(Hocken Collections Gallery)
Extended until Saturday July 15
The spatial and conceptual design of this exhibition has philosophical depth. Nirun (a Thai word for "eternal") also thinks in geographical terms (of places and the relationships between people and their environments). In this case, place-contexts across Te Wai Pounamu are integral and respected.
Elements of the show oscillate between the microscopic and the cosmic, where scales of time-and-space might be considered (for example) in the composition of rock. Ōamaru limestone sculptures are also reminiscent of the pillars of an ancient Thai temple, the blocky shape of audio speakers, and wash bowls. Water-like resin and warm beeswax fill receptacles that contain sea shells, orange peels, kōwhai petals, synthetic nails and eyelashes.
In film and 3D imagery, the artist presents vast Otago landscapes with overlayed photomicrographs of minerals, digital fossils and components of language. For Songsataya, the kōtuku (white heron) is one of many figures of relation: with a home in more than one place (Asia and the South Pacific) an empathetic connection is made with these birds that cyclically return to Aotearoa to nest.
Interweaving soundscapes include the lyricism of the khim (a Thai stringed instrument), embodied mark-making and falling stones. Resonating within the physical and technological spaces of this exhibition, are personal, interpersonal, and intangible realities of connectedness that make up the realities of place.
(A Rear Window Project, Dunedin Public Art Gallery)
The Wandering Womb is an animated three-dimensional virtual reality world that explores world-making ideas. The viewer becomes the protagonist on a moving image journey through creation narratives and rendered theoretical physics.
In the opening sequence, the viewer is positioned to take up a God’s-eye view of an emerging planetary sphere, a sandy globe with clouds and rock formations slowly spinning into existence. The viewer descends to inhabit the world from an ant’s-eye view, and the sky is screened by a thicket of grass. A philosophical question of perspective frames this scene: is reality to be comprehended as a whole, or through human consciousness?
Pausing for a moment to consider the ant, we then fall into one of its eyes, travelling fast and as if through a wormhole or a model of a multiverse theory. Creature images, perhaps fragments of creation narratives, pass by. We spiral onwards towards a cosmic centre — a rendered womb/cave and microcosm/macrocosm reflection.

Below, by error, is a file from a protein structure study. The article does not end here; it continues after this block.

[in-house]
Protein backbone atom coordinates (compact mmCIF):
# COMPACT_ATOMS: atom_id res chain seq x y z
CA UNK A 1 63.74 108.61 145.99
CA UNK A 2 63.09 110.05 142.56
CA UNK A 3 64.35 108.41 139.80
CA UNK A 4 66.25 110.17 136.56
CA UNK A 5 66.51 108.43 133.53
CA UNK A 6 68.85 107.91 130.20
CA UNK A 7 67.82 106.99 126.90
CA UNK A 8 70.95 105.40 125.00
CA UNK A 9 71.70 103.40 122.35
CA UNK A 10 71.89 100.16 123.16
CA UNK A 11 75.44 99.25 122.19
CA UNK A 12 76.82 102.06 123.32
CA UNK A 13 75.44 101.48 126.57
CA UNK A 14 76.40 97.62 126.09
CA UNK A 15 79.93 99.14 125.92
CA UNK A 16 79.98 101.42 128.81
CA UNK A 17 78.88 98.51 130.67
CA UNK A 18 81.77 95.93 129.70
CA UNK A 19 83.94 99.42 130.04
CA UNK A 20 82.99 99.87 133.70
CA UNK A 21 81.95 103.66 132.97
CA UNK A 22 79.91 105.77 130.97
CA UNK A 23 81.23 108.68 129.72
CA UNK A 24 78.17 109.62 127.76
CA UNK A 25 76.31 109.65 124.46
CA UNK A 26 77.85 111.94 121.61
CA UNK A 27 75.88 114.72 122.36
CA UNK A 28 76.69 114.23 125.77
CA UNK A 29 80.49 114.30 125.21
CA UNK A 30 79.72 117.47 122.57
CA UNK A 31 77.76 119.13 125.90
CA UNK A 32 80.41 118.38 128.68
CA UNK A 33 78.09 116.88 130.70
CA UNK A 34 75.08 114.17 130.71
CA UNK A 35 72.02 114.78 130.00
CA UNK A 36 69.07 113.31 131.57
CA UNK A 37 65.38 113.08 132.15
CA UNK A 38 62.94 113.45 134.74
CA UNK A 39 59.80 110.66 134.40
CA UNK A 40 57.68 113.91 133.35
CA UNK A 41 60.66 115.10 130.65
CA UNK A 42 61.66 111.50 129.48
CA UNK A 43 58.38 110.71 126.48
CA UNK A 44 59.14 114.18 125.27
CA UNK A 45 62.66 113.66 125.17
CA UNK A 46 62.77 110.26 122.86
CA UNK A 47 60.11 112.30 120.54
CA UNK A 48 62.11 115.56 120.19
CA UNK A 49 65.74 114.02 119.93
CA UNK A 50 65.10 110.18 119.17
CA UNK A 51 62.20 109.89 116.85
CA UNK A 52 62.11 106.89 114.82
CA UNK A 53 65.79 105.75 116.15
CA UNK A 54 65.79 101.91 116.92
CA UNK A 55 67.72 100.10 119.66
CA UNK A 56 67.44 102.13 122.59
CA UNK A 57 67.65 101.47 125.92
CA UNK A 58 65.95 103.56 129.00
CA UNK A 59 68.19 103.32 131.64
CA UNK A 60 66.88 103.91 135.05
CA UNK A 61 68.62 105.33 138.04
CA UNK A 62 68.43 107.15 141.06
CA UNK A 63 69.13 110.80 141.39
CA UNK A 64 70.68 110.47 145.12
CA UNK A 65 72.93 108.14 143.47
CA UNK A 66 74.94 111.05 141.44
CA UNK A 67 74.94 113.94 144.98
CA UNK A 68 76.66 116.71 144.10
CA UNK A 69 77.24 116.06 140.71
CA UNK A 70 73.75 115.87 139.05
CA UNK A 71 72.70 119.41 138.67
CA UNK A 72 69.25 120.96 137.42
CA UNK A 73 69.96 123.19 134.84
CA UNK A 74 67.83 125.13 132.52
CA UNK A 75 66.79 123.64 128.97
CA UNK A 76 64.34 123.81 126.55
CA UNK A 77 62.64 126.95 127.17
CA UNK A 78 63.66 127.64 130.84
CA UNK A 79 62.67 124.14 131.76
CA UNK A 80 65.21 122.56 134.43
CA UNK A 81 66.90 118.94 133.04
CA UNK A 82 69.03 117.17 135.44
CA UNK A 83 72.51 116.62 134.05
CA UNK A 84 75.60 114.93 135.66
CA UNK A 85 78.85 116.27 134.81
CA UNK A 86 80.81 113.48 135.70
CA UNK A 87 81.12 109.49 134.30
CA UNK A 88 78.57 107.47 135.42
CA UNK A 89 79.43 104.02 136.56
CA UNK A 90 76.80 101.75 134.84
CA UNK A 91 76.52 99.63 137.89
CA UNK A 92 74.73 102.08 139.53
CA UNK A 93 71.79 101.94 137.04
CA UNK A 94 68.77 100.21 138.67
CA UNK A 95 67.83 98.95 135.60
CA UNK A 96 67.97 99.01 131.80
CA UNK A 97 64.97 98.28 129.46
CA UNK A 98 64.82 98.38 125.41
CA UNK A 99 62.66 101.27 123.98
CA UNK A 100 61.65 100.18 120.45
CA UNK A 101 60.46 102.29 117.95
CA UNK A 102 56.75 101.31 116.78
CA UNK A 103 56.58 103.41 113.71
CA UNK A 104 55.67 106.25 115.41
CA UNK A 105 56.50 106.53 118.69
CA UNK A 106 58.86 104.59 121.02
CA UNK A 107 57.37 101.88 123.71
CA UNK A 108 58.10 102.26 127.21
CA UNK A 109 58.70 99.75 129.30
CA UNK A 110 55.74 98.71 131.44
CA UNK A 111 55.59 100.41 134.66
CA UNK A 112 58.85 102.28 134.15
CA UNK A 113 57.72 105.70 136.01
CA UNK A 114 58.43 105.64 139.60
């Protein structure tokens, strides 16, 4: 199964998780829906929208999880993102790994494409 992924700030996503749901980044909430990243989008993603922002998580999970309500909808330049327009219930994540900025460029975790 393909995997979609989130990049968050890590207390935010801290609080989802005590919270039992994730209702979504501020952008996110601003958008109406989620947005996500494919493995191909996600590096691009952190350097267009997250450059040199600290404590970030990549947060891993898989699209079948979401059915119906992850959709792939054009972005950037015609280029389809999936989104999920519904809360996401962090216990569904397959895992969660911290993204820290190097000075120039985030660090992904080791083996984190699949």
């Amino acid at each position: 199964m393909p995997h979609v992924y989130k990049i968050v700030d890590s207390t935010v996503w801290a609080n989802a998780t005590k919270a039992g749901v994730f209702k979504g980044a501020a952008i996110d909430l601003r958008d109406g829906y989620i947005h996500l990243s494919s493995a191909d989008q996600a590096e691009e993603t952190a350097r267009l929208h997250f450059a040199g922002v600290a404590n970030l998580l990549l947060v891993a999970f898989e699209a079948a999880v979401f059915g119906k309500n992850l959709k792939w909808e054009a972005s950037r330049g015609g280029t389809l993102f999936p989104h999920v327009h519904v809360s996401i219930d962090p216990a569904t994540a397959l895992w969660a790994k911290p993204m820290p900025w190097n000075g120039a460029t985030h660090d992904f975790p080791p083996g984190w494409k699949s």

The viewer’s virtual journey then settles within an earth-like cave. We are placed in front of a small crackling fire; light flickers on the dusty floor and rough-hewn walls. A cut-out relief, perhaps another model of the universe, comes into shadowy view. This seems like Plato’s cave and we are left again with a philosophical question on the nature of interpretation versus reality.
(Reed Gallery, Dunedin Public Libraries)
Curated to mark 150 years since the first edition publication of Walter Lawry Buller’s A History of the Birds of New Zealand (1873), this exhibition celebrates a history of ornithological illustration in Aotearoa New Zealand. The showcase includes important and popular works produced from as early as 1843 to the early 21st century.
A key function of the exhibition acknowledges the work of artists in direct collaboration with scientific taxonomic work and the educational purposes of bird identification. Across this history of book design, we can consider the importance of anatomical accuracy and stylistic consistency of design alongside developments in print and image technologies. Many of the illustrations and illustrative styles will be familiar to viewers, having been widely distributed and treasured.
A dynamic example is an illustration in oil paint, by Raymond Harris-Ching, of two fighting Northland brown kiwi, set against a painterly back-drop with a section of hand-written text quoting lively field observations.
Reproduced here is a hand-coloured lithograph of the tūī by Johannes Gerardus Keulemans (1842-1912). Born in the Netherlands, the artist spent most of his life in England where he illustrated many of the best-known ornithology books of the 19th century — he never saw the tūī in its natural habitat.
By Joanna Osborne